We elect a black Democrat in a landslide, and the next thing you know, white Cons go batshit frothing insane. I mean, around-the-bend nuts. You didn't see blue states passing resolutions to ignore the federal government after eight years of Bush lies, torture, incompetence and warmongering. Yet here are the red states, after four months of a Democratic presidency, throwing screaming fits because - well, I'm not quite sure why. I think it's probably because they've had a complete break with reality:
These "sovereignty" resolutions in "red" states are generating a little too much support for our modern democracy. Hendrik Hertzberg takes a closer look at a stark-raving mad resolution out of Georgia.Hilzoy took a closer look at Georgia's ravings, and discovered something interesting:
[Georgia] has passed a resolution that mixes three parts inanity and one part prospective treason into a Kompletely Krazy Kocktail of militia-minded moonshine and wacko white lightning -- a resolution that not only endorses defiance of federal law but also threatens anarchy and revolution.
Really, you can't make this stuff up. You have to read it in full to believe it. Even then you can't believe it. You thought that "nullification" had been rendered inoperative by the Civil War? Well, think again. You considered secession a pre-Appomattox kind of thing? Well, reconsider. You assumed that John C. Calhoun was a dead parrot? Well, turns out he was only resting.
The resolution is written in a mock eighteenth-century style, ornate and pompous.... But the substance is even nuttier than the style.
The substance, if you want to call it that, delves into "nullification" theory (Georgia can nullify federal laws it doesn't like), and suggests federal gun-control laws can lead to the disbandment of the United States.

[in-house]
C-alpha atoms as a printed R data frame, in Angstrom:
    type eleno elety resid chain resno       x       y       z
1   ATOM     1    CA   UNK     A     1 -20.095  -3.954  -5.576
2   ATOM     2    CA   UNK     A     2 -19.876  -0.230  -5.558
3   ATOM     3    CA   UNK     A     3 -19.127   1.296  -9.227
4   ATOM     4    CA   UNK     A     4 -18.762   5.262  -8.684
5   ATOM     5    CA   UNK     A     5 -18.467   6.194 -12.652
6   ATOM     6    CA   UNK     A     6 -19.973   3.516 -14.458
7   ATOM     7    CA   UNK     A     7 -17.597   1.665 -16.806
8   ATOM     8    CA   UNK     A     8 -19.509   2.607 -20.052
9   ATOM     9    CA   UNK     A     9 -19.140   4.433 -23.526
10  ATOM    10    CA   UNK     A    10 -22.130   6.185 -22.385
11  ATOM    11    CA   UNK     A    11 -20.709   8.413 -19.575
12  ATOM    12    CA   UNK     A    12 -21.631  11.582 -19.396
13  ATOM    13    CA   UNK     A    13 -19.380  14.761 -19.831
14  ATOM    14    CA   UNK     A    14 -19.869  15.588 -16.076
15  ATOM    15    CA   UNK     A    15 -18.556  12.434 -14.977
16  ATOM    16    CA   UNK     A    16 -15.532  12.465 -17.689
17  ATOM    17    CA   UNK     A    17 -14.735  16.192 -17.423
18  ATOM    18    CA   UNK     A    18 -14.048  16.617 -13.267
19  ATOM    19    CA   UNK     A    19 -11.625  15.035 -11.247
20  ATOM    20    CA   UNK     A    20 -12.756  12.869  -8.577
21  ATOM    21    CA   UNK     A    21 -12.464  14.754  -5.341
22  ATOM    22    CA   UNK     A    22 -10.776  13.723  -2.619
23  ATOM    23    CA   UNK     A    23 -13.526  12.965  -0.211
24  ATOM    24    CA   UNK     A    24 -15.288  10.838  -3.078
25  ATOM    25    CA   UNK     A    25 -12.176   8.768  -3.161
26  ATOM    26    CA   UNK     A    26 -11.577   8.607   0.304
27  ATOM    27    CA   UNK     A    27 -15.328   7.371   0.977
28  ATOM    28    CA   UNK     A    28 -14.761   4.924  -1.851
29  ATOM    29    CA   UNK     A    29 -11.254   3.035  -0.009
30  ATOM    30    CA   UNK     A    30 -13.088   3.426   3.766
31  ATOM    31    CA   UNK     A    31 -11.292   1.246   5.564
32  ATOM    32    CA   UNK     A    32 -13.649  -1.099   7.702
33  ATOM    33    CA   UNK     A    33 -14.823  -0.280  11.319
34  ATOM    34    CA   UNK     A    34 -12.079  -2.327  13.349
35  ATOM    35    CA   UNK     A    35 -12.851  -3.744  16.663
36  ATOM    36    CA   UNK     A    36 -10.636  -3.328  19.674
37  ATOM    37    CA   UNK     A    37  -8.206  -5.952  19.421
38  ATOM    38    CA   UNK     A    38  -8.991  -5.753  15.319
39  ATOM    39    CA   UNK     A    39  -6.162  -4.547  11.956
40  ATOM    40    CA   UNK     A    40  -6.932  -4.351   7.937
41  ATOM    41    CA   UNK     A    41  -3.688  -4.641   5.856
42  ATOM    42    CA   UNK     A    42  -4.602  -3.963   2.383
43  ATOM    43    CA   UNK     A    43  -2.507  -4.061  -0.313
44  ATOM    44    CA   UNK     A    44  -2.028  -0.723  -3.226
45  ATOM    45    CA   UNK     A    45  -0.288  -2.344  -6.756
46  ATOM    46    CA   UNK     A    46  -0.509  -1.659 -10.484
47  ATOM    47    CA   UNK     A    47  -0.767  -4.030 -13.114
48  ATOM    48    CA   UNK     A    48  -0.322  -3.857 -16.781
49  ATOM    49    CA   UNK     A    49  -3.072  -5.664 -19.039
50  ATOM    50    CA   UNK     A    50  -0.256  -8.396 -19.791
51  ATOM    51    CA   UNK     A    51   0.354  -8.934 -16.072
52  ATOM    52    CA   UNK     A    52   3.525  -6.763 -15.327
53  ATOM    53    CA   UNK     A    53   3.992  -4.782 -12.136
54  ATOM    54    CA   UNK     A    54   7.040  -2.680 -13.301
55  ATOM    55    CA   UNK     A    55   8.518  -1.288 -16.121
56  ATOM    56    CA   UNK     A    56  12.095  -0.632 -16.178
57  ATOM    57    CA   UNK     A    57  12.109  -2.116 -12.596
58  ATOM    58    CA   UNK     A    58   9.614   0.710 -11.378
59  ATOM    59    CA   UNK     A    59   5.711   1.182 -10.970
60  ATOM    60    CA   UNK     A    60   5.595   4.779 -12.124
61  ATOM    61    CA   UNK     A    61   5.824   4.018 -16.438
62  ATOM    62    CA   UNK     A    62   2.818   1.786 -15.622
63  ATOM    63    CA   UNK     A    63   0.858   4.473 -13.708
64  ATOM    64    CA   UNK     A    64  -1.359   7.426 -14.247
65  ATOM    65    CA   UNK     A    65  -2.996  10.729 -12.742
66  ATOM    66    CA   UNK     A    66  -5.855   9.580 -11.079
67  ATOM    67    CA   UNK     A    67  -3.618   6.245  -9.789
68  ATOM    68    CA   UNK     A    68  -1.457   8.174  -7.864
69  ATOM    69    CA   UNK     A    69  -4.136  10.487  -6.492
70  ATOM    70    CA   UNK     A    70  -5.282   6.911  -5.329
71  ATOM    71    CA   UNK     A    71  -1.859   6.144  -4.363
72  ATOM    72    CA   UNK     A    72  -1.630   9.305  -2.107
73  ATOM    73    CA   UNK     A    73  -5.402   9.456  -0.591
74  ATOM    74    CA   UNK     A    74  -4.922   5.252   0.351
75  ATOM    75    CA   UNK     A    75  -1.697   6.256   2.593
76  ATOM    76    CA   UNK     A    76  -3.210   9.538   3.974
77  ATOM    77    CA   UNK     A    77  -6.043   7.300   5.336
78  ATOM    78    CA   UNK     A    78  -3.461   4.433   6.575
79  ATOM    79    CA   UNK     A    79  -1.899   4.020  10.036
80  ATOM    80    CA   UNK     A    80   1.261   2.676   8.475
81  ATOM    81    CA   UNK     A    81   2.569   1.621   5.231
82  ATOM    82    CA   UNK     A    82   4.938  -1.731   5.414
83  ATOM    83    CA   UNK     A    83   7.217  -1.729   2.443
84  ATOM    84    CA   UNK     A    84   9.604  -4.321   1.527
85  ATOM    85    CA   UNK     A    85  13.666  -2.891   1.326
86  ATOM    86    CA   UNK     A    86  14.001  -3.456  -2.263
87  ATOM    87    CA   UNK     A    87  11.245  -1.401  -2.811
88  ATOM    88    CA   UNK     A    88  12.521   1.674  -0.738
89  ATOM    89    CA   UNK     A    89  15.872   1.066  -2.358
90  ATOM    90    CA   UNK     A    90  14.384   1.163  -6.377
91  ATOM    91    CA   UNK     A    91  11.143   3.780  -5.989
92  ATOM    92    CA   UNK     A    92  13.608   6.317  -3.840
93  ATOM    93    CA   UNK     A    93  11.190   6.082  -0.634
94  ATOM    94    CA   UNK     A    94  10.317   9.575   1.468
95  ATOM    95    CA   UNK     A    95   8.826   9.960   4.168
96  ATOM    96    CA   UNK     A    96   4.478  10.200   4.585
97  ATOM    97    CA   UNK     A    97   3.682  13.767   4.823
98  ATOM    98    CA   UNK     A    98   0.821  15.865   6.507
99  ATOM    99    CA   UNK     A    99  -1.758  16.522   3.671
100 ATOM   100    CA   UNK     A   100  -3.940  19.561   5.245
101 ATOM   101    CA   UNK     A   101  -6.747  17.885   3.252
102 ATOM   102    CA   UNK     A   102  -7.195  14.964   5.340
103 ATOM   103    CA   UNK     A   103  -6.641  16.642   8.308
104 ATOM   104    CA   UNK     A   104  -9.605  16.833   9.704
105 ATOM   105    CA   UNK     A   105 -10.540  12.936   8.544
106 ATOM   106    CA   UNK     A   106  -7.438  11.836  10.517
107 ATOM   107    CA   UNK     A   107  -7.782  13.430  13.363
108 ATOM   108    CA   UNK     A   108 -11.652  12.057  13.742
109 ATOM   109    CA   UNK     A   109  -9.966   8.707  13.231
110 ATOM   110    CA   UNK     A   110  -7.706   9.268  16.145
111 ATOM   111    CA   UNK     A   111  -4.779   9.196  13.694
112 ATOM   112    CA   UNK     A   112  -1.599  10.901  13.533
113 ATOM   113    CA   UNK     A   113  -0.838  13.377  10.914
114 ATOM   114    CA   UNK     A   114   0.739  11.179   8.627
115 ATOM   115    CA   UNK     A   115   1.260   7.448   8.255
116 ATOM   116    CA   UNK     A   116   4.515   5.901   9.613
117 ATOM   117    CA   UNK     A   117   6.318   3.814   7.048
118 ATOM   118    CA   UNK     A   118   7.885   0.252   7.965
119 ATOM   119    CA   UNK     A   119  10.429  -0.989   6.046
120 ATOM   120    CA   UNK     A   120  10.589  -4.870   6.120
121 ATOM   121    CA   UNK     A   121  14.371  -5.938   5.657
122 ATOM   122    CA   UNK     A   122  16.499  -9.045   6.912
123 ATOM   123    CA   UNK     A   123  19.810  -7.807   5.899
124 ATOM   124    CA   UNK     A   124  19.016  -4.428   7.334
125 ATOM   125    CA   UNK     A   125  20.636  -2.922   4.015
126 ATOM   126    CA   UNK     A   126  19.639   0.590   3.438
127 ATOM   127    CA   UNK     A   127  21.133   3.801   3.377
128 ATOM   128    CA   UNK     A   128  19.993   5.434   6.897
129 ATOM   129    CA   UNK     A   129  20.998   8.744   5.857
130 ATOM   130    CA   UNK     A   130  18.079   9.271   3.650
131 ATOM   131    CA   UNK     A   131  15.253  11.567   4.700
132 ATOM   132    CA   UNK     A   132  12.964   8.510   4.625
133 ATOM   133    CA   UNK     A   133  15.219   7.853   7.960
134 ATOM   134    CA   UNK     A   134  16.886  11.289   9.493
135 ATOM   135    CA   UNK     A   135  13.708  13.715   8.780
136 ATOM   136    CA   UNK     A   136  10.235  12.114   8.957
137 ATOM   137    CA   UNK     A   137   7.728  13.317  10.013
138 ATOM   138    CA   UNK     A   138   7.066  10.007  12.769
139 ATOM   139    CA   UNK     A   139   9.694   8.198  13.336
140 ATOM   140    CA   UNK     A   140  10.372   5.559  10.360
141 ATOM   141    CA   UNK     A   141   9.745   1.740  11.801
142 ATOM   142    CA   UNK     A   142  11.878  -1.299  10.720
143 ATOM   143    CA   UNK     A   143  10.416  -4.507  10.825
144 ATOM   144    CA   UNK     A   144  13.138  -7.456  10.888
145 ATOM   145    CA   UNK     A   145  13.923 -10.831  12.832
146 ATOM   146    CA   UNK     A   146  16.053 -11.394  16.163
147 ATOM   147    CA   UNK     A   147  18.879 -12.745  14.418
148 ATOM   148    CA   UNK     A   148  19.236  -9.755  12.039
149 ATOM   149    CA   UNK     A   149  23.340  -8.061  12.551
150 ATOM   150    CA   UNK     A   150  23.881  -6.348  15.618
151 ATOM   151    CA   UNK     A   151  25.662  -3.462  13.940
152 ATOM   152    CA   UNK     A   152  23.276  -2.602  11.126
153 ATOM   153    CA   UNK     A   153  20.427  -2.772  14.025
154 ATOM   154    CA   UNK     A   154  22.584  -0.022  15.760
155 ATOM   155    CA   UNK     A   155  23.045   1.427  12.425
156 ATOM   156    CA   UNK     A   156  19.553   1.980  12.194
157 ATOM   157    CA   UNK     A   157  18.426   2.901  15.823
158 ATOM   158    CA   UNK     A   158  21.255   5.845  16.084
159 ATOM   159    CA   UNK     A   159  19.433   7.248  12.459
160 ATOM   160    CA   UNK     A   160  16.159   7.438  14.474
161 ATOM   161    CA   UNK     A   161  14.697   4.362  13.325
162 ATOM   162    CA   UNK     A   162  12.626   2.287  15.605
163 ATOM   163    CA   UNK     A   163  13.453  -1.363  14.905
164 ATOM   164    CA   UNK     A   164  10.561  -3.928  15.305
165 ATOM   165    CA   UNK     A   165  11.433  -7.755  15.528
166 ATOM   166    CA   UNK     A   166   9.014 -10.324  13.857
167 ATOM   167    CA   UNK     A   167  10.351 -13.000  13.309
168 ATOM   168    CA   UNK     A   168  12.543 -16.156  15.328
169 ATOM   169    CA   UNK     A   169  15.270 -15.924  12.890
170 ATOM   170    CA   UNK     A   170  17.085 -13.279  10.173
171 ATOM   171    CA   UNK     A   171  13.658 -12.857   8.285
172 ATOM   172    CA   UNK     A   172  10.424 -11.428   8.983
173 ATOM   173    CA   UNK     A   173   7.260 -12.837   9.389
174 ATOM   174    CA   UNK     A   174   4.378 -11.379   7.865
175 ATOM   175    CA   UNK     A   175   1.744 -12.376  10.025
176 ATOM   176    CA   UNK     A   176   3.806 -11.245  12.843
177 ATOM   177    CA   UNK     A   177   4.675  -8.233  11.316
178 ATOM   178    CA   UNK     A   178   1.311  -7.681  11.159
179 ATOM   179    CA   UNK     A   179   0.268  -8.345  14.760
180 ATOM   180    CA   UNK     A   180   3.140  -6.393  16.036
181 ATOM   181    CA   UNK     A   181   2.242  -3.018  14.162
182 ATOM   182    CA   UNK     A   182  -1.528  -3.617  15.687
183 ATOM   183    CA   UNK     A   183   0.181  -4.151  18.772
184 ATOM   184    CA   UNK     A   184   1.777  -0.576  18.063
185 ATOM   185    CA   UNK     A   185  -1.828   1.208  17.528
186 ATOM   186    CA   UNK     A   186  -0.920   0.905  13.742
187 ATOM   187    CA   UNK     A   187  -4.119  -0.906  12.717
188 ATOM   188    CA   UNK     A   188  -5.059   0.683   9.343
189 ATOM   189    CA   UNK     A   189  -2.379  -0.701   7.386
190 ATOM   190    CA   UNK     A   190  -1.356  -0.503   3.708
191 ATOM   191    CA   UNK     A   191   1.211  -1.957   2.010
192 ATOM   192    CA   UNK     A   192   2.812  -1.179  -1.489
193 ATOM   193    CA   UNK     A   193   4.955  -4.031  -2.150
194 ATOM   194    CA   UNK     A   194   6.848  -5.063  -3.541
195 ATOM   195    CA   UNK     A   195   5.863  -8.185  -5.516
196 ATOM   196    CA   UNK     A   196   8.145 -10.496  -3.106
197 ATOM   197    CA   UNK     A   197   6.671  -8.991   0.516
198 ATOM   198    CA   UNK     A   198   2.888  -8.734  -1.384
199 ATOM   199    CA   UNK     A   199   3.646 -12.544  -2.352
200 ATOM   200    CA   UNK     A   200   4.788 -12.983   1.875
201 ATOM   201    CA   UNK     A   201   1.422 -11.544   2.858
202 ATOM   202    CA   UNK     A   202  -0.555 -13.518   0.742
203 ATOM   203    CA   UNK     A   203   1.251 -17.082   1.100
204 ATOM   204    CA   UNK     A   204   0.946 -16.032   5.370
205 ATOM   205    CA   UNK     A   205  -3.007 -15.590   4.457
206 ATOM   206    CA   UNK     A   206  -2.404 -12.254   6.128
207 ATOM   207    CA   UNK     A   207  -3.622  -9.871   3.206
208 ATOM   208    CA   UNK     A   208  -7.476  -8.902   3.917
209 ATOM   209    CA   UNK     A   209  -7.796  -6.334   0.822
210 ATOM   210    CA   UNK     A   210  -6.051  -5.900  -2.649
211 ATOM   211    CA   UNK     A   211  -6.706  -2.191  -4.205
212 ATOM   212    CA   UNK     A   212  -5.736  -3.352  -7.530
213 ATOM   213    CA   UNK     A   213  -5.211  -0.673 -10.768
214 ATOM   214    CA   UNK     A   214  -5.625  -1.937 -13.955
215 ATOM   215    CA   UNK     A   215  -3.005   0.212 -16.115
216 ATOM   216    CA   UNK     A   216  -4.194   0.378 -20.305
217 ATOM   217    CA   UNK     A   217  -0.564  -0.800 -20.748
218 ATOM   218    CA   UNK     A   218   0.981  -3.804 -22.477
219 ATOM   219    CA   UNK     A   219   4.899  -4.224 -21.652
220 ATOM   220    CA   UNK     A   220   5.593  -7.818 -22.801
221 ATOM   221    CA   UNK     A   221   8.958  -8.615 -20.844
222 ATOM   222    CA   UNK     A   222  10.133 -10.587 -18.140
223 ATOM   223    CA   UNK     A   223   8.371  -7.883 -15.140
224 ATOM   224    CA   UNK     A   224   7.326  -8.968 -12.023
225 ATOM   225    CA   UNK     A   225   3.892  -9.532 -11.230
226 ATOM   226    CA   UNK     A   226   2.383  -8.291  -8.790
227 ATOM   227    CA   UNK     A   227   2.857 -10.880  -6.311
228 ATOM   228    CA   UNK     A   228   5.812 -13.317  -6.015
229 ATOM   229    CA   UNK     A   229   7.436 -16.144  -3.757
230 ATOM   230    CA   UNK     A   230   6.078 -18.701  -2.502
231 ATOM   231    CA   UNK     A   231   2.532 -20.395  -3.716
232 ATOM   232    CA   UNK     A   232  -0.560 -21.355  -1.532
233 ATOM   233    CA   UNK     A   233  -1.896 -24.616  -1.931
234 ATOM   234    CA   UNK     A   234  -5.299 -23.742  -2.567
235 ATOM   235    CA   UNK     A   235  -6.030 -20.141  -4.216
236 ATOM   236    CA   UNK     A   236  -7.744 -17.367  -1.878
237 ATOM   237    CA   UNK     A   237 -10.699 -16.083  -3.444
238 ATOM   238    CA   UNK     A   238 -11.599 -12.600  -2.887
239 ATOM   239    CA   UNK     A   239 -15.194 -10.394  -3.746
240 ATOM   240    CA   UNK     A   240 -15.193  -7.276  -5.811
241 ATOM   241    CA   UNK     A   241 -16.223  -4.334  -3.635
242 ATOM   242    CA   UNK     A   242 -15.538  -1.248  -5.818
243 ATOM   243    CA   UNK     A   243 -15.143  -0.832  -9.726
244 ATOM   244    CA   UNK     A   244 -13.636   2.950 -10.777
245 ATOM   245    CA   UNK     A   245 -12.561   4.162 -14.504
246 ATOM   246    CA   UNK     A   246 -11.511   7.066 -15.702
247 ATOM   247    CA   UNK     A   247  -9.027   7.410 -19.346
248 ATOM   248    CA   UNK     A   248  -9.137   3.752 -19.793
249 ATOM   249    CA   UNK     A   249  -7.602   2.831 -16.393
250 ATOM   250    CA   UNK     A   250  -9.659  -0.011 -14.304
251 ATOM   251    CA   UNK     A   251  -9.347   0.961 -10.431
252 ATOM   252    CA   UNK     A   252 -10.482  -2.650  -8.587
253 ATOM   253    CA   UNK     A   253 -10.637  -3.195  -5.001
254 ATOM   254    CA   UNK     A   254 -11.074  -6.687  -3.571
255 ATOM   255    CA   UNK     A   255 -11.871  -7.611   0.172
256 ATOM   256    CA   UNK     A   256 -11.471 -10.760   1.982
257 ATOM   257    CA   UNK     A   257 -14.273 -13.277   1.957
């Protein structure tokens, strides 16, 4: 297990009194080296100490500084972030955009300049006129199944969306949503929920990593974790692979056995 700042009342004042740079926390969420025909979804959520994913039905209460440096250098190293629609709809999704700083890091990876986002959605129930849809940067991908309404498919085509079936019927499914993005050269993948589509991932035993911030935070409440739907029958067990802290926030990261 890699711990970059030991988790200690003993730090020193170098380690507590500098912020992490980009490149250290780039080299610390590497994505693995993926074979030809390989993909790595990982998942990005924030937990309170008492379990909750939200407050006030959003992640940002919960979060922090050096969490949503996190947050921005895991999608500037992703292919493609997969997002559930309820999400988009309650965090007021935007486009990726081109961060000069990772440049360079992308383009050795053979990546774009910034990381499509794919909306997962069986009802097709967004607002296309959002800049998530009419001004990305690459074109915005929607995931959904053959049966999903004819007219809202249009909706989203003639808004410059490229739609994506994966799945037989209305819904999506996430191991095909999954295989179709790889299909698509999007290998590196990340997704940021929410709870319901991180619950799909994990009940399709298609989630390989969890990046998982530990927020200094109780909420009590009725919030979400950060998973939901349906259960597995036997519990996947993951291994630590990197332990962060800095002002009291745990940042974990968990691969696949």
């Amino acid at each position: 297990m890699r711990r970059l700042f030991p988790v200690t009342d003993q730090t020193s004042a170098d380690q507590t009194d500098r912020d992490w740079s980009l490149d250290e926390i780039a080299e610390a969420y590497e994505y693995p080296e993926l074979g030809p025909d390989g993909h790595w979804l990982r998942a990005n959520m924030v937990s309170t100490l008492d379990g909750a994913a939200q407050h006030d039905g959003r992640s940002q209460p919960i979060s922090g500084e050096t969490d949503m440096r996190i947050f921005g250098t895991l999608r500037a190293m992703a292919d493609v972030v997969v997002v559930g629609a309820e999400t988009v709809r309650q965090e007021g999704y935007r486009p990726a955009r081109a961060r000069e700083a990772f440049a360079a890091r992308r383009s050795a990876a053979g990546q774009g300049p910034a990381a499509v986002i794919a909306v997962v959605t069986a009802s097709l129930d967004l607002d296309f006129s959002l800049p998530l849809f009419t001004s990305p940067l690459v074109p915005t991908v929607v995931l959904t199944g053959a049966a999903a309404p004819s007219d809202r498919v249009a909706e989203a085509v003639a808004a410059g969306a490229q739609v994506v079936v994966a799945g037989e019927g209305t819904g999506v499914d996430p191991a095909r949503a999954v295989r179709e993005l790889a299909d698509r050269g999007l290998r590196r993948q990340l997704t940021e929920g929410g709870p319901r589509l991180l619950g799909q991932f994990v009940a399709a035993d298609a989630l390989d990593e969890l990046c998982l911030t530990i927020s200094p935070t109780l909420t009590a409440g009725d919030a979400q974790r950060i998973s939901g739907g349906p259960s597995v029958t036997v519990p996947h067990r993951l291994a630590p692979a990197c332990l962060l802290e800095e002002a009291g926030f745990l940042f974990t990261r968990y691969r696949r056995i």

The measure passed the Georgia state Senate 43 to 1. Similar measures have been embraced by lawmakers in other states, primarily in the South, and all of this comes after the governor of Texas spoke publicly about secession. Other governors, including South Carolina's Mark Sanford, are reportedly warming up to Civil War-era ideas.
First, while Hertzberg writes that the resolution is written in "a mock eighteenth-century style, ornate and pompous", I thought it was an unnervingly good imitation of eighteenth-century prose. And not just in general: in referring to the Constitution as "a compact under the style and title of a Constitution for the United States", the 'style and title' part struck me as pitch-perfect.That's right. They ripped off Thomas Jefferson, ignored a major part of early American history, and think they're going to get their way by stamping their feet and screaming until they turn blue (well, cyanotic, anyway).
Second, there is something very peculiar about its content. Consider this passage:
"That to this compact each State acceded as a State, and is an integral party, its co-States forming, as to itself, the other party: that the government created by this compact was not made the exclusive or final judge of the extent of the powers delegated to itself; since that would have made its discretion, and not the Constitution, the measure of its powers; but that, as in all other cases of compact among powers having no common judge, each party has an equal right to judge for itself, as well of infractions as of the mode and measure of redress."
Where, I wondered, is the Supreme Court in all this? The Supreme Court determines the constitutional limits on the exercise of federal power. It has the power to nullify federal statutes. Therefore, it obviously puts a check on the executive and legislative branches. And while one might think that it has interpreted the Constitution wrongly, it's very odd to write as though it didn't exist, and did not have the authority to keep the other branches of the federal government within constitutional limits.It occurred to me that there was a simple explanation for all this. So I googled a distinctive phrase, and lo! it turns out that the Georgia resolution is a lightly modified version of Thomas Jefferson's Resolutions Related To The Alien And Sedition Acts.
It matters when you write something. The Articles of Confederation were not ideal, but when they were written, they were a real solution to a real problem. Proposing them now would be idiotic. Likewise, what makes the Georgia resolution a Kompletely Krazy Kocktail is that it parrots Jefferson's words as though we had not arrived at a solution to that problem nearly two centuries ago. But we have, and acting as though that solution does not exist, or as though it does not make state nullification both superfluous and a recipe for lawlessness, is absurd.